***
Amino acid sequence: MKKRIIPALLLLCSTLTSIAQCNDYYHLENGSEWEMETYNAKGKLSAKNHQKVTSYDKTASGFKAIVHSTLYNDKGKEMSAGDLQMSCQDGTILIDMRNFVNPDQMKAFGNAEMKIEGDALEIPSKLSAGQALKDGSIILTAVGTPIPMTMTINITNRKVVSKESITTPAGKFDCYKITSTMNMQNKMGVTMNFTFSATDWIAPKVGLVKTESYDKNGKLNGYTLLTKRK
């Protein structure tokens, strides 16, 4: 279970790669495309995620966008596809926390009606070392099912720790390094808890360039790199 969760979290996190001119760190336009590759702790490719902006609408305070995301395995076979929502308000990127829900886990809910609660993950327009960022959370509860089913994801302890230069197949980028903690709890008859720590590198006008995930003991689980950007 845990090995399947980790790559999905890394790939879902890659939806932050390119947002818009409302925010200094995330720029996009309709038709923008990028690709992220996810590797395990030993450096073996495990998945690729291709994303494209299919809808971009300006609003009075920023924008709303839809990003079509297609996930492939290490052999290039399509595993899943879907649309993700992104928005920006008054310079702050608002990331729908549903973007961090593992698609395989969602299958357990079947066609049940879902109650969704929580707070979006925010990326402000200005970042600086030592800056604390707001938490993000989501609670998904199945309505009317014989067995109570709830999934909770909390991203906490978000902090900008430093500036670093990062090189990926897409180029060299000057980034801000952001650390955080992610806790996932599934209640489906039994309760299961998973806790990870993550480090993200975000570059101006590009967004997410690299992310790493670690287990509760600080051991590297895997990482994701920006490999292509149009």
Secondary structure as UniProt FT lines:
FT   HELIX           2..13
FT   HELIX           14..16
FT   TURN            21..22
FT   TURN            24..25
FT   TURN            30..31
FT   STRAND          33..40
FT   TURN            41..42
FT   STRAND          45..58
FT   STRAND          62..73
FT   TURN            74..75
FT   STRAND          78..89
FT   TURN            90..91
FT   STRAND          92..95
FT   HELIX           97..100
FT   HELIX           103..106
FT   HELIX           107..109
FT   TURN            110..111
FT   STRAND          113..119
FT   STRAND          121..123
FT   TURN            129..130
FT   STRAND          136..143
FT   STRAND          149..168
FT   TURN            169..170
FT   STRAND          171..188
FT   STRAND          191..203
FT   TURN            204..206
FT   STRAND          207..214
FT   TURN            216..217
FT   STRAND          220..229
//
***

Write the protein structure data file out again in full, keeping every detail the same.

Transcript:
Amino acid sequence: MKKRIIPALLLLCSTLTSIAQCNDYYHLENGSEWEMETYNAKGKLSAKNHQKVTSYDKTASGFKAIVHSTLYNDKGKEMSAGDLQMSCQDGTILIDMRNFVNPDQMKAFGNAEMKIEGDALEIPSKLSAGQALKDGSIILTAVGTPIPMTMTINITNRKVVSKESITTPAGKFDCYKITSTMNMQNKMGVTMNFTFSATDWIAPKVGLVKTESYDKNGKLNGYTLLTKRK
């Protein structure tokens, strides 16, 4: 279970790669495309995620966008596809926390009606070392099912720790390094808890360039790199 969760979290996190001119760190336009590759702790490719902006609408305070995301395995076979929502308000990127829900886990809910609660993950327009960022959370509860089913994801302890230069197949980028903690709890008859720590590198006008995930003991689980950007 845990090995399947980790790559999905890394790939879902890659939806932050390119947002818009409302925010200094995330720029996009309709038709923008990028690709992220996810590797395990030993450096073996495990998945690729291709994303494209299919809808971009300006609003009075920023924008709303839809990003079509297609996930492939290490052999290039399509595993899943879907649309993700992104928005920006008054310079702050608002990331729908549903973007961090593992698609395989969602299958357990079947066609049940879902109650969704929580707070979006925010990326402000200005970042600086030592800056604390707001938490993000989501609670998904199945309505009317014989067995109570709830999934909770909390991203906490978000902090900008430093500036670093990062090189990926897409180029060299000057980034801000952001650390955080992610806790996932599934209640489906039994309760299961998973806790990870993550480090993200975000570059101006590009967004997410690299992310790493670690287990509760600080051991590297895997990482994701920006490999292509149009």
Secondary structure as UniProt FT lines:
FT   HELIX           2..13
FT   HELIX           14..16
FT   TURN            21..22
FT   TURN            24..25
FT   TURN            30..31
FT   STRAND          33..40
FT   TURN            41..42
FT   STRAND          45..58
FT   STRAND          62..73
FT   TURN            74..75
FT   STRAND          78..89
FT   TURN            90..91
FT   STRAND          92..95
FT   HELIX           97..100
FT   HELIX           103..106
FT   HELIX           107..109
FT   TURN            110..111
FT   STRAND          113..119
FT   STRAND          121..123
FT   TURN            129..130
FT   STRAND          136..143
FT   STRAND          149..168
FT   TURN            169..170
FT   STRAND          171..188
FT   STRAND          191..203
FT   TURN            204..206
FT   STRAND          207..214
FT   TURN            216..217
FT   STRAND          220..229
//